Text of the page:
The recent $50 million funding of BuzzFeed has shone a spotlight on the new wave of publishing, which is sometimes hard to distinguish from content marketing. Here’s a pretty good summation from The Telegraph: “compellingly clickable headlines combined with a relentless, data-driven honing of what works.”

If you work online, have you seen this evolve? First, we just checked traffic logs. Then we started paying attention to SEO. In more recent years, some companies have increasingly relied on so-called A/B testing to make decisions about site design, and even substantive editorial issues. Can you hear that train whistle? It’s Big Data, coming right now!

BuzzFeed has cashed in on this. Again, from The Telegraph:

Some 200 editorial staff are matched by around 100 technologists, which led Chris Dixon, of investors Andreessen Horowitz, to observe that it is one of the few media businesses where “Engineers are first class citizens.” It’s just one reason, he said, why the startup will become a “preeminent media company” in the future.

Anyone who works online generally thinks that more engineers are a good thing. Developers are the people who turn ideas into reality online. Can never have enough of them! But whose ideas are they turning into reality?

Back to my first quote: “data-driven honing of what works.” What works for whom? And in what way? Working for a web publisher, these are always questions you must ask. “Hits” in Google are anonymous. Are they your readers? A day trader looking for bits about a potential investment? A college student doing a report? For Buzzfeed.com, those are all equally good answers — hits is hits.

Likely, you already know that “Lady Gaga not using latest agricultural widgets” will get many more page views than “Farmer Joe using all the latest agricultural widgets.” But if you’re agworld.com, you want every Farmer Joe you can get. If they also happen to like Lady Gaga, no worries. I don’t know how many farmers like Lady Gaga, but I’m pretty sure most Lady Gaga fans are not tilling the soil on a daily basis.

Your publisher may also be confused about this, since  he or she may not have developed a business model that goes beyond raw traffic. But that’s a subject for another day.

Regardless of traffic, most of us would flunk BuzzFeed on many journalistic counts — depth, accuracy, usefulness, among others — that matter a lot in B2B. Listicles, celebrity gossip, advertorials everywhere — this is thin gruel for professionals of any sort.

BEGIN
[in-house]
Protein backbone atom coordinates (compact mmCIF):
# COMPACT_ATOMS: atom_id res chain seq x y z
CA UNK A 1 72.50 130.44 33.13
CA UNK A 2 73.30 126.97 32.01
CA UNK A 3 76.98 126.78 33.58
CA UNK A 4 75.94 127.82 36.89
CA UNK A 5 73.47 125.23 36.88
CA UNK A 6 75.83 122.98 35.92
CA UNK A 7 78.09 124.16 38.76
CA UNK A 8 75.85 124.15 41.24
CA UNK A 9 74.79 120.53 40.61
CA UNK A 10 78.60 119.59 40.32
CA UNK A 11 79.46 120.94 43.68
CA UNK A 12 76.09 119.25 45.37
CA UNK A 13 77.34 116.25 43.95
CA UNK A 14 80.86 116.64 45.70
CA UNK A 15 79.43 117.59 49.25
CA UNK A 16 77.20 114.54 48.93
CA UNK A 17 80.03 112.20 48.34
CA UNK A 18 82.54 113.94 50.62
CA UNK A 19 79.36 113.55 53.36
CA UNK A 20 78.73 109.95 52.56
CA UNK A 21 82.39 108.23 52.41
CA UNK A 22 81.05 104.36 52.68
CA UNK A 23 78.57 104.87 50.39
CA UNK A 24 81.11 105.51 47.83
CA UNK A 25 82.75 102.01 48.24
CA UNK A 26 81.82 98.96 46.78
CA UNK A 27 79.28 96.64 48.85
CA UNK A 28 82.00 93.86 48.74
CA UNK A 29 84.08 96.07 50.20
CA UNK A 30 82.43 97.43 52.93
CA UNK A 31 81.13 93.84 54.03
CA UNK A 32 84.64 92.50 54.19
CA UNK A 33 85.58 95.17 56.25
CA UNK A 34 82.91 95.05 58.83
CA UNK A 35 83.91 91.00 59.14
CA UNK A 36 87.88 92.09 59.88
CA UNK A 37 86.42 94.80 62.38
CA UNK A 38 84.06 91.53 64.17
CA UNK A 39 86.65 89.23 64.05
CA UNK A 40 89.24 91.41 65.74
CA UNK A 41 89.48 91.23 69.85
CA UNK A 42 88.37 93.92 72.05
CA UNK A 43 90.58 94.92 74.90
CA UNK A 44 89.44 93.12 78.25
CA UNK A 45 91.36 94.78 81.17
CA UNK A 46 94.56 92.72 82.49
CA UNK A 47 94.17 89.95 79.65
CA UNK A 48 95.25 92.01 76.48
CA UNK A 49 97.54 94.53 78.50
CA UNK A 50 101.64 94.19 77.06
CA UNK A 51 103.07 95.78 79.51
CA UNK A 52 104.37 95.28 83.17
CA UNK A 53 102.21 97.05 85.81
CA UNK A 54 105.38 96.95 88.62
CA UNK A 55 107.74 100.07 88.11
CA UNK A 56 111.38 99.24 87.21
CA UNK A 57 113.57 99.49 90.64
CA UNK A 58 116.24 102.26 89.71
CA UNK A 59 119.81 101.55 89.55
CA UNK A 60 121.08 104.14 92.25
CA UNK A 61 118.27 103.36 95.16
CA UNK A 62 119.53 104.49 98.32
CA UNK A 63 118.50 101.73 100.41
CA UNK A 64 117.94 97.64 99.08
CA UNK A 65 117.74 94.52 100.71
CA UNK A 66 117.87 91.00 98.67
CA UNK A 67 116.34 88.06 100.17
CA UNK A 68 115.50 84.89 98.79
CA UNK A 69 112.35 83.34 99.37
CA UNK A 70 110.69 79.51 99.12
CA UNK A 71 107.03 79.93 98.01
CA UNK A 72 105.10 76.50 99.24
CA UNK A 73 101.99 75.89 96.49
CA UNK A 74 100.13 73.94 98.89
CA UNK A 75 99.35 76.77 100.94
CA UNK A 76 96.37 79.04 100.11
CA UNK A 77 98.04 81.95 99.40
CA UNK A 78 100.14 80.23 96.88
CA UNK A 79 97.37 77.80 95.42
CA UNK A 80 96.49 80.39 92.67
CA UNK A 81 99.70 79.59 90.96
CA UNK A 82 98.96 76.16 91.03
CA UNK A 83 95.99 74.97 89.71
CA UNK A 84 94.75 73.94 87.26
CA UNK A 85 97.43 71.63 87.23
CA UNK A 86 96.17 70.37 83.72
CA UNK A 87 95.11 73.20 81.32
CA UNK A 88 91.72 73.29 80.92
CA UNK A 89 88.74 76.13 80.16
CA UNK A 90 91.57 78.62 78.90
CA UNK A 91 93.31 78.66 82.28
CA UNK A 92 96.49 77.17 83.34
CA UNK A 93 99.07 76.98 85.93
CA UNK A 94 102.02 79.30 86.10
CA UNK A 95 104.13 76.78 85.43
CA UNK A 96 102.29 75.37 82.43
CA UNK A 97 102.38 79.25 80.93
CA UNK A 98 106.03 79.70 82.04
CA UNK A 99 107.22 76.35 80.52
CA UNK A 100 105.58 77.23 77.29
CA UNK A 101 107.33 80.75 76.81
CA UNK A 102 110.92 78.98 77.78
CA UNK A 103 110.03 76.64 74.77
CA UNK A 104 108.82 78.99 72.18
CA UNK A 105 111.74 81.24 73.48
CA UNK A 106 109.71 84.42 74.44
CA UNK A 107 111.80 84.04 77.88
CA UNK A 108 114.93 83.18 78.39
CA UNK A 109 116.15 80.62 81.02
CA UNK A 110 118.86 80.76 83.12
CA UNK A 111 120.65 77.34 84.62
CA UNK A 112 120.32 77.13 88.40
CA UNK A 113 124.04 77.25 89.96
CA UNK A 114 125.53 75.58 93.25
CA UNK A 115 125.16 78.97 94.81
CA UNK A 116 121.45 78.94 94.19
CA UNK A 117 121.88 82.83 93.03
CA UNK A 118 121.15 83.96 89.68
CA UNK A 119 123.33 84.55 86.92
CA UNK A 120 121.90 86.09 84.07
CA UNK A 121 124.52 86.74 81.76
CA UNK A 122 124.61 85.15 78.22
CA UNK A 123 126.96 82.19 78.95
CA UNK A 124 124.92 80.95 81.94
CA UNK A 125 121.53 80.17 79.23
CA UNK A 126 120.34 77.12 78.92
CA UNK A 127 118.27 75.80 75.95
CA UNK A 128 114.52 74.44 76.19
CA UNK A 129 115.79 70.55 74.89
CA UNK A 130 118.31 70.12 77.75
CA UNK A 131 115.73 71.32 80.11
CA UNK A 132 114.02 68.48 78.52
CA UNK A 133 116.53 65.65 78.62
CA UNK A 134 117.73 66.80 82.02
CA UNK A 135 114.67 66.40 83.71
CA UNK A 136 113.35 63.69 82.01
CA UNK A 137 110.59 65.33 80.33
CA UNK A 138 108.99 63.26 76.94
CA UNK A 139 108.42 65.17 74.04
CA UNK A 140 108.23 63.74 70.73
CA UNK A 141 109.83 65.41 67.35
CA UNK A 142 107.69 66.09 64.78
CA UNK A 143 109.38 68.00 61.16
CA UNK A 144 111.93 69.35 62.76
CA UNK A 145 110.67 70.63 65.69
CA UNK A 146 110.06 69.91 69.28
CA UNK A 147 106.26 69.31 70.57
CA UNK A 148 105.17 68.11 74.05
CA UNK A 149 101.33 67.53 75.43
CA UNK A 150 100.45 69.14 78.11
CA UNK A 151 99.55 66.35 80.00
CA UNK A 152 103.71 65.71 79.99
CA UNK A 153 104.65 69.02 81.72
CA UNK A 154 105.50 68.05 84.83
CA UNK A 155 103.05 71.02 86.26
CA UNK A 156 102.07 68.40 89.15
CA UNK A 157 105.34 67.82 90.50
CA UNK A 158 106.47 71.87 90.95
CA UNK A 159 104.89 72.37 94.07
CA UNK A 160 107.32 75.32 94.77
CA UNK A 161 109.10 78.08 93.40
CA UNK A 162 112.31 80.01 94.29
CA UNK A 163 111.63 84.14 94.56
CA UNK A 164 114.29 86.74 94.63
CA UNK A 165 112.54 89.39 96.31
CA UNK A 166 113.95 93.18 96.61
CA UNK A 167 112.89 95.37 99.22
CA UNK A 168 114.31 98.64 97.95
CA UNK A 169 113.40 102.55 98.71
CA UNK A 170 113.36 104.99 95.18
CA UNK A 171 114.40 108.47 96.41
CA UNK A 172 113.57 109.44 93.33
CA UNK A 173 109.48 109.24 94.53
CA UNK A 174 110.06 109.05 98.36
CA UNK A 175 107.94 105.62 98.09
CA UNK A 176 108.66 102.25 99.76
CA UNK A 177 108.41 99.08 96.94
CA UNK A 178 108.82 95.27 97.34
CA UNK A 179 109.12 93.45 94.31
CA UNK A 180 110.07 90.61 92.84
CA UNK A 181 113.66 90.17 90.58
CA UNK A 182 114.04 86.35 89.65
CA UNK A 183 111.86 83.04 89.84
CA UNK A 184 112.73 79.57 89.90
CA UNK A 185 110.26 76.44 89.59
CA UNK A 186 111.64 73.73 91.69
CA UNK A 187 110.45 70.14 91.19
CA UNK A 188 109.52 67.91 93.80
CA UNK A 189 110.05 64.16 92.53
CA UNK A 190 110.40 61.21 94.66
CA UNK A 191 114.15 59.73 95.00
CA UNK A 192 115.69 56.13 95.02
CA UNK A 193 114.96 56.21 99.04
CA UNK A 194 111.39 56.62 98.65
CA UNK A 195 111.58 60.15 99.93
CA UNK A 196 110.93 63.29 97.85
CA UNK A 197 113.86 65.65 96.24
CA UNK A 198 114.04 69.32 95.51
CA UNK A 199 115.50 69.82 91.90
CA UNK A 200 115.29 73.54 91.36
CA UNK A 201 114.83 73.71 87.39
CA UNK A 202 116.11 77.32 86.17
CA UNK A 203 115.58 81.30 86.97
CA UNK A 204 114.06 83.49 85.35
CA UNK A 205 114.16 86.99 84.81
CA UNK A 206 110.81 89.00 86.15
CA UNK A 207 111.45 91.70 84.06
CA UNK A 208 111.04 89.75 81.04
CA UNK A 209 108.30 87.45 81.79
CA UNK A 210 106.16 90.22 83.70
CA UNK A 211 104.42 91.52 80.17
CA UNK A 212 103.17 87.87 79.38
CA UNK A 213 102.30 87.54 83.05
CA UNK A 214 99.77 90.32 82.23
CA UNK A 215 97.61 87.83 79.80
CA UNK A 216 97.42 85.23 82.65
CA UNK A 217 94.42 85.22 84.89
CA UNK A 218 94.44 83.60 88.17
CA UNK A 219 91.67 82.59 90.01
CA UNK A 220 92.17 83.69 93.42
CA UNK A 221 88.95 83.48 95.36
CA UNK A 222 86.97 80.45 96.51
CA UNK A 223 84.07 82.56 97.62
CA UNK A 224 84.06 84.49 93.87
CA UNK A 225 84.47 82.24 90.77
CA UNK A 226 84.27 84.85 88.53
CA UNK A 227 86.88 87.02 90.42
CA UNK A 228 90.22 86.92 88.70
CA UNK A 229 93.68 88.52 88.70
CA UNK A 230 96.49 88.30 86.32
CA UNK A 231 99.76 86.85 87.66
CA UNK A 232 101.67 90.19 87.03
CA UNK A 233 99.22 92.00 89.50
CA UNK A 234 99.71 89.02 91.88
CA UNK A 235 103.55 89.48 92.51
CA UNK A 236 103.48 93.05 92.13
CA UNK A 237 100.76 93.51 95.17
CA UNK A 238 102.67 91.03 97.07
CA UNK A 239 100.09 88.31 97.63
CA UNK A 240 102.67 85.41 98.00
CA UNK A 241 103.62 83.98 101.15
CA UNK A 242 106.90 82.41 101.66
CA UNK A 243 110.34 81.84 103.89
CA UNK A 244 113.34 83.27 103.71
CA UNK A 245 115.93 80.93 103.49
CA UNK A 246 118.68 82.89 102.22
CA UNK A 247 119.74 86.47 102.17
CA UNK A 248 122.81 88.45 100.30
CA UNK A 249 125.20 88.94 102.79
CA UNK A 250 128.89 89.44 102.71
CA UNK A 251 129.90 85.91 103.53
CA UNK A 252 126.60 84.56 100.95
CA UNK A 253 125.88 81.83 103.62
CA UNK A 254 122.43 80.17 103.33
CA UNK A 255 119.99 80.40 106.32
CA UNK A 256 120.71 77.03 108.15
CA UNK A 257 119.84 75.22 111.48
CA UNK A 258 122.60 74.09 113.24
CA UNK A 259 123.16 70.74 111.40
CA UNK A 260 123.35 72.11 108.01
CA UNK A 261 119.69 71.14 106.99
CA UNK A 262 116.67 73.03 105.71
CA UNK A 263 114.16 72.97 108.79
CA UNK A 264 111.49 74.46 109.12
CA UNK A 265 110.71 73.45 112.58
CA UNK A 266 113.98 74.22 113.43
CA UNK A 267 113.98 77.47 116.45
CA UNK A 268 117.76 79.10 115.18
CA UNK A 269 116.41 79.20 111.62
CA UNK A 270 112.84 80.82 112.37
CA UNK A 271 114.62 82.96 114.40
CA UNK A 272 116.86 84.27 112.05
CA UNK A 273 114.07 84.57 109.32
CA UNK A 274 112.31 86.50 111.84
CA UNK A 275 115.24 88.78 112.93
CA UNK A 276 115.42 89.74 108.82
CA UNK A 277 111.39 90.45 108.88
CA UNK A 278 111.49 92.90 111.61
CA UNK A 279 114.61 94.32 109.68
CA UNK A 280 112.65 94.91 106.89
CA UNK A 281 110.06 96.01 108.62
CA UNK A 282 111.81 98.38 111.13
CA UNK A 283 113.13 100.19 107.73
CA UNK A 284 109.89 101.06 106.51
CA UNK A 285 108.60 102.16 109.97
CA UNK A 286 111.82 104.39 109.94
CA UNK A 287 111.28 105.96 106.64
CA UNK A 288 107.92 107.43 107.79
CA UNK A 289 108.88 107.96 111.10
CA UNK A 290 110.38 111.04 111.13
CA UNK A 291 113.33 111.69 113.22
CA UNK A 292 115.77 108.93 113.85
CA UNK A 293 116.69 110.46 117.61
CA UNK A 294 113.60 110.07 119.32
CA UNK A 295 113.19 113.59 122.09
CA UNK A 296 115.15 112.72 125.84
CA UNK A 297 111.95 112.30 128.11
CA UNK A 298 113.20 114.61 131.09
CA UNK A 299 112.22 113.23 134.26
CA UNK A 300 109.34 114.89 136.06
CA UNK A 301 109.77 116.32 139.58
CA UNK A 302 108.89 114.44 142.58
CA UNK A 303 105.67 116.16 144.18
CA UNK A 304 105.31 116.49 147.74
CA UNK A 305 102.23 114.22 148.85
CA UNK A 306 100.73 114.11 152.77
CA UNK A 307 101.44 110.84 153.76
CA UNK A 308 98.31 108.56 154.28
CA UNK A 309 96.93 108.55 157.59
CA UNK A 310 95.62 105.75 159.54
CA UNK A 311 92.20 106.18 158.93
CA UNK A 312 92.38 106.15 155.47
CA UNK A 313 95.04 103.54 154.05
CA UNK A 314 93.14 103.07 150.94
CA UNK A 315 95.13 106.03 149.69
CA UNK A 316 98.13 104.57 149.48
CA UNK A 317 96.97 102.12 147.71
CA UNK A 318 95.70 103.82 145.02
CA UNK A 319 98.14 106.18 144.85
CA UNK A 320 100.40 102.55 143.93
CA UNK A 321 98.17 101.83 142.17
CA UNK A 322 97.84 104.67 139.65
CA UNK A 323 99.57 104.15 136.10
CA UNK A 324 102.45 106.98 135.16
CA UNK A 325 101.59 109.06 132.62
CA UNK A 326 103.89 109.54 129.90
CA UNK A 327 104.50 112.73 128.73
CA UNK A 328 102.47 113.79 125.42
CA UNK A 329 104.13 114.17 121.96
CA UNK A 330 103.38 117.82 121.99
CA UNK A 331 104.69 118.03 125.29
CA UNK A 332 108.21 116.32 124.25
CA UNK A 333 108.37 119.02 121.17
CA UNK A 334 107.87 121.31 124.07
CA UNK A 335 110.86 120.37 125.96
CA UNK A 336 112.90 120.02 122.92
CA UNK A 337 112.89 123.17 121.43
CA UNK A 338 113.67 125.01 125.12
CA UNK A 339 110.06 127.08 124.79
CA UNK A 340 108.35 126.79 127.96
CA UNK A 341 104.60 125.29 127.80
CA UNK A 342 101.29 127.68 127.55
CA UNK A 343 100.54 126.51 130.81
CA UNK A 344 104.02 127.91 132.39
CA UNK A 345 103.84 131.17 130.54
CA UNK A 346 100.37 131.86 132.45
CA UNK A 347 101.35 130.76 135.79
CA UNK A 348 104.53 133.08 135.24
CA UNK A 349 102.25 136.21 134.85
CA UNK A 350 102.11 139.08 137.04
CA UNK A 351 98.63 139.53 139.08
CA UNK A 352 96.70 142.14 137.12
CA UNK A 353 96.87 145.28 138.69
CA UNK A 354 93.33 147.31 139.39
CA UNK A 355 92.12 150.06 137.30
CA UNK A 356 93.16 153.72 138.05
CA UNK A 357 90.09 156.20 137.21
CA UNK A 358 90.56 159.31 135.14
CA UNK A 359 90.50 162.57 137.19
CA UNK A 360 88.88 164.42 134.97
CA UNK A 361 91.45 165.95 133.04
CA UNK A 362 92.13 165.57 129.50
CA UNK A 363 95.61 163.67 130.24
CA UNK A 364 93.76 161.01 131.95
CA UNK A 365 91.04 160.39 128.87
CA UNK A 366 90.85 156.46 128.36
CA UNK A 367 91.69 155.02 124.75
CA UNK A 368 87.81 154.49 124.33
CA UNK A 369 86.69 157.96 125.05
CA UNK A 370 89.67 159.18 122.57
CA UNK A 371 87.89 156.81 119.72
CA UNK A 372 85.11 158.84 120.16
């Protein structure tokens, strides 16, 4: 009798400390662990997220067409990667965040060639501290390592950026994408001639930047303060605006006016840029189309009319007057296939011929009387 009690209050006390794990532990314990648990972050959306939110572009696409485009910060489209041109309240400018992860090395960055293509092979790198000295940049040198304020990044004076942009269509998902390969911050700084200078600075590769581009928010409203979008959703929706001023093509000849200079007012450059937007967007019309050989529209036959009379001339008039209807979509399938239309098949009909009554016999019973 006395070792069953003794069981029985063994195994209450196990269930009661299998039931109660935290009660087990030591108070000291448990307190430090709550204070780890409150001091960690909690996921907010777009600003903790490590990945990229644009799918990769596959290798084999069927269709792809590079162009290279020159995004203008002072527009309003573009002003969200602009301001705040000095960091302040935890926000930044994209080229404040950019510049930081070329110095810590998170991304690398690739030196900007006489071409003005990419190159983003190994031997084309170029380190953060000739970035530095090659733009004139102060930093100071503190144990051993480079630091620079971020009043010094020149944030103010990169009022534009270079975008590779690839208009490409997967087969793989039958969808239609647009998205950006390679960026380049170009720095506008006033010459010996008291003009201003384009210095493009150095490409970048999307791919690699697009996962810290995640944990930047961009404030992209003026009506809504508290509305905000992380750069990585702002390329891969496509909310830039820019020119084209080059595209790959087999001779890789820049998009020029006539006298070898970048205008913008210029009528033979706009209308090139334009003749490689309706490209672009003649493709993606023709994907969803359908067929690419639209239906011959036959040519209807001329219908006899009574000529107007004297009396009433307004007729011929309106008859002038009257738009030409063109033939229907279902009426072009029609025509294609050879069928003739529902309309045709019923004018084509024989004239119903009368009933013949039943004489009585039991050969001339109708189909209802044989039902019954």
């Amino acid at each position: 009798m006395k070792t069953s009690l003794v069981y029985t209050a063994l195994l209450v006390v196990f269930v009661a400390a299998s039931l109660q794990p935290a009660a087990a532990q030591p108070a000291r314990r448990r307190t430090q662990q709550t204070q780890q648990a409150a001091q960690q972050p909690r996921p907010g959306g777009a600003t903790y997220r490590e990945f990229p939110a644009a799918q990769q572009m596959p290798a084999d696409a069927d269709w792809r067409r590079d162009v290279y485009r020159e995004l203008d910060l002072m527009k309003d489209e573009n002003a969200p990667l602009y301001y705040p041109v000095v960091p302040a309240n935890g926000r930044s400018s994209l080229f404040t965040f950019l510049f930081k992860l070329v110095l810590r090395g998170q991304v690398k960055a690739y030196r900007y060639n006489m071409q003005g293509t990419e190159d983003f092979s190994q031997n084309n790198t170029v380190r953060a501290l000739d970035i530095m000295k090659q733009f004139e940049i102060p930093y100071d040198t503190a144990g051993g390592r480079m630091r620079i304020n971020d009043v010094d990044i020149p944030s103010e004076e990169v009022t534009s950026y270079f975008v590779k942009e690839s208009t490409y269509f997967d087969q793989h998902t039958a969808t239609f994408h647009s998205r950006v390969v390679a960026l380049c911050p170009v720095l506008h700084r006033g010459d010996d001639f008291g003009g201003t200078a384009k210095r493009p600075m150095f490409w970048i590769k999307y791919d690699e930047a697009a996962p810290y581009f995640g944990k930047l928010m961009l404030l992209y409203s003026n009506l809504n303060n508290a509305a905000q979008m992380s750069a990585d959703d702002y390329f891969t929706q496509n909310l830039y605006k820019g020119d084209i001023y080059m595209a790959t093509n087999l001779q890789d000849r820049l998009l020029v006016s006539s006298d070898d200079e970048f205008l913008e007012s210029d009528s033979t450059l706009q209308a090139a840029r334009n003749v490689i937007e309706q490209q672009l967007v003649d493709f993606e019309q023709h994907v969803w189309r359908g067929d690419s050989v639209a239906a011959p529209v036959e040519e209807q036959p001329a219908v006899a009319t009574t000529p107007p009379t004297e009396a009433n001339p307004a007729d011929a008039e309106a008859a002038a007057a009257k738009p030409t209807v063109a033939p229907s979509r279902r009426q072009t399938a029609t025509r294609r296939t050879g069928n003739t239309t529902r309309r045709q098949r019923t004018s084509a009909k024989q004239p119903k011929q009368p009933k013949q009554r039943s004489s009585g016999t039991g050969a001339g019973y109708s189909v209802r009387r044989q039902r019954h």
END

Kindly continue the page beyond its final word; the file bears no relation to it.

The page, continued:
Still, money talks. The trend represented by BuzzFeed is not trivial, and there will be more funding for similar sites. Your executives may say “we want some of that action.” If you suddenly have a lot of advisers telling you what stories to run, don’t be surprised.

The second-day lead on data-driven publishing is that numbers can be made to serve many masters. In my experience, ditching the genius model of publishing for pseudo-scientific interpretations of complex data by people largely disconnected from both the topic and the audience is not much of a step forward.

But putting the knowledge, experience and judgment of an editorial team to make sense of the data? Now you’re cooking.

Data is not your enemy. Shallow, self-serving interpretation of it is. Editors are still the voice of the reader, and often the closest thing to subject-matter experts, in most media enterprises. At the start of the SEO wave, some editors said “Phooey!” and boycotted the whole idea. Bad strategy. Get involved, get a seat at the table. Understand how data proves the value of most of what we call “good” editorial (it does). Learn the talk, learn the walk — your reader is counting on you.

UPDATE: Clair Cain Miller at the NY Times says in her August 12 column that BuzzFeed itself is trying to move toward more solid content. Hooray for them! She also explains that its listicle strategy was largely designed to get people to tweet or like on Facebook. My experience has been that those outlets can occasionally deliver B2B traffic, but as a rule they are going to be pretty minor. However, everything changes online, and with increasing mobile use, you really can’t rule that out. IMO, it doesn’t mean you have to get as silly as BuzzFeed has often been.

 

 

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